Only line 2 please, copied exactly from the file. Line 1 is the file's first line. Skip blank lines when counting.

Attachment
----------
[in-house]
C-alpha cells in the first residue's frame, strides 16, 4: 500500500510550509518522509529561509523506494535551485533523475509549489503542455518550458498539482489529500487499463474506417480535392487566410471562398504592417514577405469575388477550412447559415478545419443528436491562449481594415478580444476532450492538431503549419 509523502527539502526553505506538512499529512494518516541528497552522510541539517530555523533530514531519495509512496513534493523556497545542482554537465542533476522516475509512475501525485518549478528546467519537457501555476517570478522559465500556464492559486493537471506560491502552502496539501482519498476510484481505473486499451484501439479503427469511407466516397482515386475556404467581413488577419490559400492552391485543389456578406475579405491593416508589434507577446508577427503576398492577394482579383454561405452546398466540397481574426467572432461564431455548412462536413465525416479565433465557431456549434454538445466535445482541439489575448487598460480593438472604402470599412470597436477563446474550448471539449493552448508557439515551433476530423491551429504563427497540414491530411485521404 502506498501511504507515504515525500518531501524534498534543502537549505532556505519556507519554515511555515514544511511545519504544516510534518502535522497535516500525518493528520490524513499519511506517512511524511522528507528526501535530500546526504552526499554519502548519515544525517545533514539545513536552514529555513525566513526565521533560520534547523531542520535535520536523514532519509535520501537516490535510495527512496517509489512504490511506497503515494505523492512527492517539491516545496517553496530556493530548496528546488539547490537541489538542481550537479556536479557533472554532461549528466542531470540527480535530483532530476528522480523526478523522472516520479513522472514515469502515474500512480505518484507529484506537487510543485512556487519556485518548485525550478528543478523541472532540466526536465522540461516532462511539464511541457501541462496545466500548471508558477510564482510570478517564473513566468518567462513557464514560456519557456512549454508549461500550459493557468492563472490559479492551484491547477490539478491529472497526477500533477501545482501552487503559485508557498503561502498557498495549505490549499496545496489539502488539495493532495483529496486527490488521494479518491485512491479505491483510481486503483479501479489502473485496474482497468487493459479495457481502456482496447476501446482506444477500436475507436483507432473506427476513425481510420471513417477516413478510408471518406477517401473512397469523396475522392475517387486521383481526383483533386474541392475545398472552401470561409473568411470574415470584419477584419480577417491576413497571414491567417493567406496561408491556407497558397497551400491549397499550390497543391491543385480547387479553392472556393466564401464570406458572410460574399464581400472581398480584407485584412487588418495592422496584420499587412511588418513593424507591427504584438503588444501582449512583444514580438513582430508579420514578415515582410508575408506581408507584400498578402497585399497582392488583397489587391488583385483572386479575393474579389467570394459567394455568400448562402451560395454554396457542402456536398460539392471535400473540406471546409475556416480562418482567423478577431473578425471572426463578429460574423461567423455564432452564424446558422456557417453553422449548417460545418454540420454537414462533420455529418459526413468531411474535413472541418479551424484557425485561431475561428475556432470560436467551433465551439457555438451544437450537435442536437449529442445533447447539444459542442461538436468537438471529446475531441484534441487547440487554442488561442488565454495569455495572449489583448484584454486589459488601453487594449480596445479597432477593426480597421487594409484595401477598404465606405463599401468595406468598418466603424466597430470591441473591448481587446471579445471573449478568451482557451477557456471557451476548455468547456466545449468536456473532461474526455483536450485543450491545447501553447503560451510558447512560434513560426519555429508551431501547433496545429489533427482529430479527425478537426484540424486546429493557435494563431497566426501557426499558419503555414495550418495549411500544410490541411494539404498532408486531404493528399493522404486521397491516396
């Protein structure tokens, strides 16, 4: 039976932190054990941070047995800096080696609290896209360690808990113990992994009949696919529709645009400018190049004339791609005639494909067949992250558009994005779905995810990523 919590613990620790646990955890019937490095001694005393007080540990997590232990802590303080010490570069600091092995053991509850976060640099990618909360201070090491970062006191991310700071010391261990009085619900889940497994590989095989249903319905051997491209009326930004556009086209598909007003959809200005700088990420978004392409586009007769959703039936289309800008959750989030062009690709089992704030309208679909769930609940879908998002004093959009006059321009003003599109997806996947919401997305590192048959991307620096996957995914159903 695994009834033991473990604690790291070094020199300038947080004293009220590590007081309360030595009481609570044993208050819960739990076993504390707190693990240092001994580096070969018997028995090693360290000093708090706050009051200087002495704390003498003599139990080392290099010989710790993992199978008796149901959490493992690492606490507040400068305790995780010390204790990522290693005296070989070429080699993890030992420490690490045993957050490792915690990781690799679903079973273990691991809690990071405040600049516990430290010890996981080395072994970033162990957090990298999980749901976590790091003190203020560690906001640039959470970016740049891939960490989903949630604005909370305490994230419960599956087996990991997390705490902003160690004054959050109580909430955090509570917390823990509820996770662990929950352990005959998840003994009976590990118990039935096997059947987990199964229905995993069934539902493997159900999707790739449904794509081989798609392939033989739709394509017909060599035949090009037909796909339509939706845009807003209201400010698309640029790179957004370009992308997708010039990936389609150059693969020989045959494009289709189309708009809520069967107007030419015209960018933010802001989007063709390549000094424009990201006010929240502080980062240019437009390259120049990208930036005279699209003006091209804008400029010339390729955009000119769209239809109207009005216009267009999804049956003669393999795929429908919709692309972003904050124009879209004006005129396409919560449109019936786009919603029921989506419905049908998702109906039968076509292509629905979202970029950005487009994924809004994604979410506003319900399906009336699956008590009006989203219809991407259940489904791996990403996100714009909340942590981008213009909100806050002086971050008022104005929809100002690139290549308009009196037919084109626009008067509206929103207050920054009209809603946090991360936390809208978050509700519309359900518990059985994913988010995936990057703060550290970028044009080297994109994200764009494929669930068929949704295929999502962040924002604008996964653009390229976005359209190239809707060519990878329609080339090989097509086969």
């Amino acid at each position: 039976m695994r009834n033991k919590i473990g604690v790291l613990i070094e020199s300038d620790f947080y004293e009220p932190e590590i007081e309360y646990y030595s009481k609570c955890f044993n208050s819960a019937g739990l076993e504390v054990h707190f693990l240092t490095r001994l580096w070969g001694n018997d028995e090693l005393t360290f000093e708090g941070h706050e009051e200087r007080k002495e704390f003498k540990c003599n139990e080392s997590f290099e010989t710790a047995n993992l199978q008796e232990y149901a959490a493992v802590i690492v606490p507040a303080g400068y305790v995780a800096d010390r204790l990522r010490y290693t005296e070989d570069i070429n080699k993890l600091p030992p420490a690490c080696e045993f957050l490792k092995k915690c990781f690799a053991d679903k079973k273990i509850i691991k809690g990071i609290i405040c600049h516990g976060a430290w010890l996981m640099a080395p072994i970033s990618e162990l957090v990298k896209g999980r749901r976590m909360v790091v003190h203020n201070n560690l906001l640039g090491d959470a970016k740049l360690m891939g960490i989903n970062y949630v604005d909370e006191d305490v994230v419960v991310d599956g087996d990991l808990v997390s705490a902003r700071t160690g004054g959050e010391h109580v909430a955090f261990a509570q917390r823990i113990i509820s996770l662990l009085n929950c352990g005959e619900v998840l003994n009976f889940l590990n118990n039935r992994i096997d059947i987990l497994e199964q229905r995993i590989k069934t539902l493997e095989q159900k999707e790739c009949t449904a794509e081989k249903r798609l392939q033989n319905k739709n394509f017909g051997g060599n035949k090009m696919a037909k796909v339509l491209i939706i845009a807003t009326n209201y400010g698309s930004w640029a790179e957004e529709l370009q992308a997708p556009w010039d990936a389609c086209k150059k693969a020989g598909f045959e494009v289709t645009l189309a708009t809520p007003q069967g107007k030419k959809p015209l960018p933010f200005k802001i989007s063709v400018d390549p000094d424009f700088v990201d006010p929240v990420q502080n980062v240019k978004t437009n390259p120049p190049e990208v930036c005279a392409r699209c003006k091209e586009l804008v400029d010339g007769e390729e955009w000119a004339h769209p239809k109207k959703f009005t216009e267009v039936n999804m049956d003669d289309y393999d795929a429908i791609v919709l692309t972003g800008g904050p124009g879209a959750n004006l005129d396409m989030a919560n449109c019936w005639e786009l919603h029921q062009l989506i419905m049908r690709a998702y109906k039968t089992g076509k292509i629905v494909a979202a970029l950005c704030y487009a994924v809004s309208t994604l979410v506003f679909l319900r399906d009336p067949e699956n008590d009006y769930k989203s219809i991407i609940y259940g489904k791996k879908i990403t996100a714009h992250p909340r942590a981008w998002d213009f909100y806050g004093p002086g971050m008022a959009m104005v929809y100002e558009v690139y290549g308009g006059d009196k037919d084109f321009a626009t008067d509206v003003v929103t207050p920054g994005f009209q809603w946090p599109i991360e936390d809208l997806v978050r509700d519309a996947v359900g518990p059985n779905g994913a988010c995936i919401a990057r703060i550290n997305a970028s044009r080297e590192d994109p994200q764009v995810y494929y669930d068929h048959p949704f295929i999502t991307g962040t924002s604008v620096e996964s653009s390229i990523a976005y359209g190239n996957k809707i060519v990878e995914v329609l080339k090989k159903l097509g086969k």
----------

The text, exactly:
C-alpha cells in the first residue's frame, strides 16, 4: 500500500510550509518522509529561509523506494535551485533523475509549489503542455518550458498539482489529500487499463474506417480535392487566410471562398504592417514577405469575388477550412447559415478545419443528436491562449481594415478580444476532450492538431503549419 509523502527539502526553505506538512499529512494518516541528497552522510541539517530555523533530514531519495509512496513534493523556497545542482554537465542533476522516475509512475501525485518549478528546467519537457501555476517570478522559465500556464492559486493537471506560491502552502496539501482519498476510484481505473486499451484501439479503427469511407466516397482515386475556404467581413488577419490559400492552391485543389456578406475579405491593416508589434507577446508577427503576398492577394482579383454561405452546398466540397481574426467572432461564431455548412462536413465525416479565433465557431456549434454538445466535445482541439489575448487598460480593438472604402470599412470597436477563446474550448471539449493552448508557439515551433476530423491551429504563427497540414491530411485521404 502506498501511504507515504515525500518531501524534498534543502537549505532556505519556507519554515511555515514544511511545519504544516510534518502535522497535516500525518493528520490524513499519511506517512511524511522528507528526501535530500546526504552526499554519502548519515544525517545533514539545513536552514529555513525566513526565521533560520534547523531542520535535520536523514532519509535520501537516490535510495527512496517509489512504490511506497503515494505523492512527492517539491516545496517553496530556493530548496528546488539547490537541489538542481550537479556536479557533472554532461549528466542531470540527480535530483532530476528522480523526478523522472516520479513522472514515469502515474500512480505518484507529484506537487510543485512556487519556485518548485525550478528543478523541472532540466526536465522540461516532462511539464511541457501541462496545466500548471508558477510564482510570478517564473513566468518567462513557464514560456519557456512549454508549461500550459493557468492563472490559479492551484491547477490539478491529472497526477500533477501545482501552487503559485508557498503561502498557498495549505490549499496545496489539502488539495493532495483529496486527490488521494479518491485512491479505491483510481486503483479501479489502473485496474482497468487493459479495457481502456482496447476501446482506444477500436475507436483507432473506427476513425481510420471513417477516413478510408471518406477517401473512397469523396475522392475517387486521383481526383483533386474541392475545398472552401470561409473568411470574415470584419477584419480577417491576413497571414491567417493567406496561408491556407497558397497551400491549397499550390497543391491543385480547387479553392472556393466564401464570406458572410460574399464581400472581398480584407485584412487588418495592422496584420499587412511588418513593424507591427504584438503588444501582449512583444514580438513582430508579420514578415515582410508575408506581408507584400498578402497585399497582392488583397489587391488583385483572386479575393474579389467570394459567394455568400448562402451560395454554396457542402456536398460539392471535400473540406471546409475556416480562418482567423478577431473578425471572426463578429460574423461567423455564432452564424446558422456557417453553422449548417460545418454540420454537414462533420455529418459526413468531411474535413472541418479551424484557425485561431475561428475556432470560436467551433465551439457555438451544437450537435442536437449529442445533447447539444459542442461538436468537438471529446475531441484534441487547440487554442488561442488565454495569455495572449489583448484584454486589459488601453487594449480596445479597432477593426480597421487594409484595401477598404465606405463599401468595406468598418466603424466597430470591441473591448481587446471579445471573449478568451482557451477557456471557451476548455468547456466545449468536456473532461474526455483536450485543450491545447501553447503560451510558447512560434513560426519555429508551431501547433496545429489533427482529430479527425478537426484540424486546429493557435494563431497566426501557426499558419503555414495550418495549411500544410490541411494539404498532408486531404493528399493522404486521397491516396